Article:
From 7pm, November 24th at the Barbican Centre, as part of Irish Film Festival London.
"Over the past month or so I have been at Irish Film Institute (IFI) attempting to re-assemble and somewhat recut a partially lost silent film which was originally shot in the early 1930s by Irish novelist and filmmaker Michael Farrell. The film is called Some Say Chance, his only film. Now with surviving 16mm elements in the form of 2 x 400ft cans of edited materials and 7 cans of rushes, which were donated to the Irish Film Archive many years ago, we have attempted to rebuild fragments of the original narrative.
The film tells the story of a young girl who is sent to a boarding school in Wicklow, she believes that her mother is dead, a lie spun by her father who is away working in Australia. Unbeknownst to the girl, her mother is indeed alive and well trawling the London pubs as a heartbroken, penniless prostitute by the name of 'Irish Moll'. Moll's pimp discovers secret letters from her estranged husband and begins to scheme. In the end the mother actually dies, the father returns and kills the pimp, and finally reunites with his daughter, freeing her from the oppressive boarding school. Unfortunately none of this happy ending has survived, and so I took delectation in wallowing in the grim, frightened and naive fragments of the film that remained. Naturally.
'Irish Moll' is played by Rita FitzSimons, who in turn got parts for her daughters, marking Some Say Chance with the first onscreen appearance of Maureen FitzSimons (later O'Hara), who in 1938 went on to star in My Irish Molly. The most fascinating element of Some Say Chance was the filming locations. It was shot on sets built in Farrell's back garden in north Wicklow, while also featuring scenes near Kilmacanogue, Bray, Kilquade, and Greystones my home town and where I shot many films over the years. Nice to see that an extreme spirit of independent filmmaking was alive in Wicklow (around the corner from my house) in the '30s.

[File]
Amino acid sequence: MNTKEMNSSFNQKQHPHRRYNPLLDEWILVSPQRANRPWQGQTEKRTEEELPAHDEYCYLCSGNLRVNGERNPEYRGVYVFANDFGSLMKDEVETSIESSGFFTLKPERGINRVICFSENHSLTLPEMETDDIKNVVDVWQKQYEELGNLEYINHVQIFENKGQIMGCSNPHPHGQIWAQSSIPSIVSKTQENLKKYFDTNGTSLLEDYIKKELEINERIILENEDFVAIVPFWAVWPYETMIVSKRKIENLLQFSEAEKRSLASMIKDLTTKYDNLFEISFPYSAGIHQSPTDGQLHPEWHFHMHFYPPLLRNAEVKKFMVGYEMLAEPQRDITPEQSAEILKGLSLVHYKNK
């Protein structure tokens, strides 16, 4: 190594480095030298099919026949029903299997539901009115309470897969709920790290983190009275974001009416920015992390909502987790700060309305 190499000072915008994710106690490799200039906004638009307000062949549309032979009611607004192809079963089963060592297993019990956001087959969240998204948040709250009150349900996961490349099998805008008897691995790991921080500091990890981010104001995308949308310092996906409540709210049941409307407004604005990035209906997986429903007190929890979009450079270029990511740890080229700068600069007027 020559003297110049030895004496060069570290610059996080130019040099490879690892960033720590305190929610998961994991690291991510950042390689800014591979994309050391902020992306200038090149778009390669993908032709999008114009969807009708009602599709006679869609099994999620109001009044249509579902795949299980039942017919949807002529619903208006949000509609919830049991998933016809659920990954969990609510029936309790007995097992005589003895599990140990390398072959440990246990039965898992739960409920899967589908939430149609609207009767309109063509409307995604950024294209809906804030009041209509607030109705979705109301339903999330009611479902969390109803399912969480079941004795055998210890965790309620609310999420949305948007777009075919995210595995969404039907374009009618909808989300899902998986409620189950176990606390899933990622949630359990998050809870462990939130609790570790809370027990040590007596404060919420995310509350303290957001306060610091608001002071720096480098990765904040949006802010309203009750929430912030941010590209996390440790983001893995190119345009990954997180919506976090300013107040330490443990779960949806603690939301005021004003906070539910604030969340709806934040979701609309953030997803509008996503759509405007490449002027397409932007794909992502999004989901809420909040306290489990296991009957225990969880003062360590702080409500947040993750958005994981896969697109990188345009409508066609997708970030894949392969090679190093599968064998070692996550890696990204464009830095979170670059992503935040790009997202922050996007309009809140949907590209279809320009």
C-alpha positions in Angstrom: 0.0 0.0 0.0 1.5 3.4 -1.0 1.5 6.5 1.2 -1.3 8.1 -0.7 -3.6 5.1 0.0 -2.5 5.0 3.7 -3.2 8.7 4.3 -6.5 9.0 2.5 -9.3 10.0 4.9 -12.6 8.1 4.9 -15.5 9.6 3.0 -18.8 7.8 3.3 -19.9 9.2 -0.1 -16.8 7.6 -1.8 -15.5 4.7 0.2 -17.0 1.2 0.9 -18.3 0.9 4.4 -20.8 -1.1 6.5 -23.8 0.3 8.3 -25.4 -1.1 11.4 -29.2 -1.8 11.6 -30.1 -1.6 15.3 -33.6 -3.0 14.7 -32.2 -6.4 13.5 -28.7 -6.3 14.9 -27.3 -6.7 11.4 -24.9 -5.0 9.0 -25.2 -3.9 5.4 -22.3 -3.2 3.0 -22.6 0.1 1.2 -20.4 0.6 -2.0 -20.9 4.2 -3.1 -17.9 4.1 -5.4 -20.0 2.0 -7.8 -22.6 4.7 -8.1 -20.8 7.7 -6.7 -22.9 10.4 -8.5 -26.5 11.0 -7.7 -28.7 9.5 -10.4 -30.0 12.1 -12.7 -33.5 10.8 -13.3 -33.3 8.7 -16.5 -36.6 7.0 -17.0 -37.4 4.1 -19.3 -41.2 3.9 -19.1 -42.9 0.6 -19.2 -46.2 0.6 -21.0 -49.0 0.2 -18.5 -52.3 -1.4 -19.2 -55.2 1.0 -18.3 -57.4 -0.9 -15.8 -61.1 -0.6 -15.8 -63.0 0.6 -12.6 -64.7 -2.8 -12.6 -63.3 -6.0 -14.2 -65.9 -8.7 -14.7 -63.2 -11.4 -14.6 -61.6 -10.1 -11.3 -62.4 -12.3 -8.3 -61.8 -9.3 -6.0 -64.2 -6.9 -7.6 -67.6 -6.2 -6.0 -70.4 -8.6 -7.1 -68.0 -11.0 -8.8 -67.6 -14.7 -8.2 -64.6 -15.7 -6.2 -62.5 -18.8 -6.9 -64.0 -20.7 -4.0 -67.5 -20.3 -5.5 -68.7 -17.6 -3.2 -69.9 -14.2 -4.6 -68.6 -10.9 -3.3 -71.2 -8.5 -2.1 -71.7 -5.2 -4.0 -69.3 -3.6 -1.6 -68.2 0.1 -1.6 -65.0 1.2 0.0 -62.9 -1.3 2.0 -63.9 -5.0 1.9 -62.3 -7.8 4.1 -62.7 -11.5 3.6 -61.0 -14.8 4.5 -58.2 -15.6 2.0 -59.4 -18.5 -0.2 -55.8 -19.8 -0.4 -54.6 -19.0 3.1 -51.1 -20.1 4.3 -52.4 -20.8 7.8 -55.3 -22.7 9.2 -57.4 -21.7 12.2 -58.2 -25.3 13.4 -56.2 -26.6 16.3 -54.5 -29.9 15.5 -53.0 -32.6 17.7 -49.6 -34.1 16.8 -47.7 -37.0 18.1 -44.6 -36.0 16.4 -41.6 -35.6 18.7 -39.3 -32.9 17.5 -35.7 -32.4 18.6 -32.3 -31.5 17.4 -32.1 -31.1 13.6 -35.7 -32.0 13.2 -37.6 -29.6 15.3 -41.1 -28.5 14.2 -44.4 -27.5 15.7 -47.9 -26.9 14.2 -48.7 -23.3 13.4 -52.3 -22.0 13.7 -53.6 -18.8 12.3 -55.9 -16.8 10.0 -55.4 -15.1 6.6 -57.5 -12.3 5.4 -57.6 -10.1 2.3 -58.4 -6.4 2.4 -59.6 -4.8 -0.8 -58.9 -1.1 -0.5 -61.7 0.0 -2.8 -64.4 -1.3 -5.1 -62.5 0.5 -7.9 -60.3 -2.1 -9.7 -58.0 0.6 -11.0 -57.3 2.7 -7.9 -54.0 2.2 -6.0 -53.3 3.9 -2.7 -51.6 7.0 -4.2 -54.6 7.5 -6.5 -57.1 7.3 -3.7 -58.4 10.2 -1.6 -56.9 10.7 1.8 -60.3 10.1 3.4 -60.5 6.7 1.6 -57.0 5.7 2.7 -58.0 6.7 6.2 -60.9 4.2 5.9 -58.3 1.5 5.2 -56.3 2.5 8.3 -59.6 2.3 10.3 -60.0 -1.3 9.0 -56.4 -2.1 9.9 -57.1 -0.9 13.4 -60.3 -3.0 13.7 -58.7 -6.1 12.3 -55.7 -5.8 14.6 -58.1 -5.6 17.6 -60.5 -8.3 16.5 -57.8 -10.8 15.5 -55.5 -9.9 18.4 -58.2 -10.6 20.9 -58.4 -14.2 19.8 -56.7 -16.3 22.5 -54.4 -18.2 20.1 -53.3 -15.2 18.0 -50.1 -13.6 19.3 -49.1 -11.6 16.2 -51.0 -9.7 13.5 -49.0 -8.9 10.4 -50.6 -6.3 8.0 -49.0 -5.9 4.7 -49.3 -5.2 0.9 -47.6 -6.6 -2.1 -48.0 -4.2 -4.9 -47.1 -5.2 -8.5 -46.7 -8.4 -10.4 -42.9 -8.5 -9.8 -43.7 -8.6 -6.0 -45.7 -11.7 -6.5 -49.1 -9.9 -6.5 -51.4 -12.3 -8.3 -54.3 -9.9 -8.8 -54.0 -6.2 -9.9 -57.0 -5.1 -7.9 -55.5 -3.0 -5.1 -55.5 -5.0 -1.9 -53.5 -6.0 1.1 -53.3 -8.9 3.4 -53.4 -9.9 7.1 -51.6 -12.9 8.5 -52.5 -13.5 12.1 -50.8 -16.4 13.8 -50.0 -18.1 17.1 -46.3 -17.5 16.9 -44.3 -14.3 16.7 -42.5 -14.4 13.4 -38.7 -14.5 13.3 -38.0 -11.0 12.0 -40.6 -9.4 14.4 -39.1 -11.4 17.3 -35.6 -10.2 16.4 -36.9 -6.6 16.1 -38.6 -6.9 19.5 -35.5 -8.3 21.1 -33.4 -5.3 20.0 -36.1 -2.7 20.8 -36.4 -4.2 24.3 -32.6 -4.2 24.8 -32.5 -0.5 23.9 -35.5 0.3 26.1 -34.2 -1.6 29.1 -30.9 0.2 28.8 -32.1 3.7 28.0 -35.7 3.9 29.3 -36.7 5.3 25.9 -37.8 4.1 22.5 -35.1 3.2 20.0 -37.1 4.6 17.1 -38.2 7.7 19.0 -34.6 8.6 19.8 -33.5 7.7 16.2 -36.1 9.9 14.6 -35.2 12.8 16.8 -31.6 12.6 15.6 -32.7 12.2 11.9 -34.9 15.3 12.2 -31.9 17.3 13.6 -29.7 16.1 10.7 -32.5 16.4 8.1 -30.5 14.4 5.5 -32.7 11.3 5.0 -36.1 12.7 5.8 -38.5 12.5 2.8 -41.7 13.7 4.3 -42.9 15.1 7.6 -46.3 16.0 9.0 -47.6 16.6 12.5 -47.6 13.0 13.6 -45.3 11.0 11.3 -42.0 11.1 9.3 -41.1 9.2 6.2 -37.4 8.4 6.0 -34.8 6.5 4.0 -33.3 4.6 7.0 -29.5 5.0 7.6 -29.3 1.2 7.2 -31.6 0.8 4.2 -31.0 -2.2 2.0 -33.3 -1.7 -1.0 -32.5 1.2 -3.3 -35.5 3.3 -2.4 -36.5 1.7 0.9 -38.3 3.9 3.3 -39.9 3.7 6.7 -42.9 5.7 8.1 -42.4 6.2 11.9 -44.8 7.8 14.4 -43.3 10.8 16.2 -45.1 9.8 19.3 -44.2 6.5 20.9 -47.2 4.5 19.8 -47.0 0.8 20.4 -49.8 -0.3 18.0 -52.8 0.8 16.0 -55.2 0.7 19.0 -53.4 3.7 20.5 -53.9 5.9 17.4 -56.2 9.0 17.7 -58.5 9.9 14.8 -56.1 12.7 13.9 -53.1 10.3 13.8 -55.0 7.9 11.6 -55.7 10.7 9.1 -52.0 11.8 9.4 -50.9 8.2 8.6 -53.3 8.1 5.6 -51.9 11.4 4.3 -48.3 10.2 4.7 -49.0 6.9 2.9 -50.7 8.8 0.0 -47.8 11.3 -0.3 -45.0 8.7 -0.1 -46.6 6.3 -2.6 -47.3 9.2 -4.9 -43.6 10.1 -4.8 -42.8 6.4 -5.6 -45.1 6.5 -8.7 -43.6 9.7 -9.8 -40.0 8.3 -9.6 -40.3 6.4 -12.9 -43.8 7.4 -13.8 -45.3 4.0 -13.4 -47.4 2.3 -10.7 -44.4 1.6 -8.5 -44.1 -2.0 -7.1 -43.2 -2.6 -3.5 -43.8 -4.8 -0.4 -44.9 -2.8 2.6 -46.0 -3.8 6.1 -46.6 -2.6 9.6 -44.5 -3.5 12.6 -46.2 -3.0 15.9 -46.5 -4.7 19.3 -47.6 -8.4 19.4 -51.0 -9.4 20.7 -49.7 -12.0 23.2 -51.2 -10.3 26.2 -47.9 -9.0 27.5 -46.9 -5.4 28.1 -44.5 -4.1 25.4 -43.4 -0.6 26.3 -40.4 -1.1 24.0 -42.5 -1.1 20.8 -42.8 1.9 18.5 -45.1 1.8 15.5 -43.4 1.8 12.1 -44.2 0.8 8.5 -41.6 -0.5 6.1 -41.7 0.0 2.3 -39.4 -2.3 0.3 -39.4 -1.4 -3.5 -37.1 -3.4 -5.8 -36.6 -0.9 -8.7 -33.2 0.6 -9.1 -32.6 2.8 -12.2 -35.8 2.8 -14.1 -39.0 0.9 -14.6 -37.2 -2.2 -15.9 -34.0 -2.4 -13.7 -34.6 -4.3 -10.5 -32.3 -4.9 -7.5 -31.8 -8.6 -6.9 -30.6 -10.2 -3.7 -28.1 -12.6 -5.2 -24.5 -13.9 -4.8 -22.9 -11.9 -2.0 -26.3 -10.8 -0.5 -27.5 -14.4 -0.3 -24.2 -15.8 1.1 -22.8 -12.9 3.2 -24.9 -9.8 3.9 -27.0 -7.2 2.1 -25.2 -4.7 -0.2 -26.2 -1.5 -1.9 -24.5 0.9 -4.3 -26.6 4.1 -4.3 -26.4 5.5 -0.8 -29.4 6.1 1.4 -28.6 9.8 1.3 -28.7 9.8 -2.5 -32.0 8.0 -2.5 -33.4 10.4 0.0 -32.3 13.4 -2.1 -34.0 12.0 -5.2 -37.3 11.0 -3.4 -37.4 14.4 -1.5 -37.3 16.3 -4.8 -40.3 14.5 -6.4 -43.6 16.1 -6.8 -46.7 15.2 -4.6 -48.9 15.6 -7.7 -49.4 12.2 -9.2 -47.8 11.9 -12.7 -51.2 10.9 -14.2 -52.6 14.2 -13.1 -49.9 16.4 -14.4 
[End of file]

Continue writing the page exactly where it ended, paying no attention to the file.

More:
The production was very much an amateur event, but fascinating and wonderful nonetheless, and the rolls of 'edited' material (replete with abrupt re-takes) are more akin to 'reference edits' than a completed set of sequences. Through correspondences made by the filmmaker and associates found at the National Library, we can state that the film screened at a Dublin cinema in 1934, but not in its completed state. Some Say Chance went on to screen in small venues throughout the early 1940s, presumably in a completed form until it disappeared.
Though unfortunately not a restoration project (hopefully the missing elements of the film will be discovered one day) the film now stands as a new experience gleaned from surviving elements of the original plot, with scenes expanded and shaped using rushes and additional material. I was given the freedom to create a new cut, concentrating on the surviving narrative elements, which now runs at 39 minutes. A clean 2.3K overscan was performed at Haghefilm Digitaal, Netherlands, with the edit and online taking place at IFI.
The film will screen this evening at the Barbican alongside work by Mitchell & Kenyon, R.W Paul and others, all to a live score"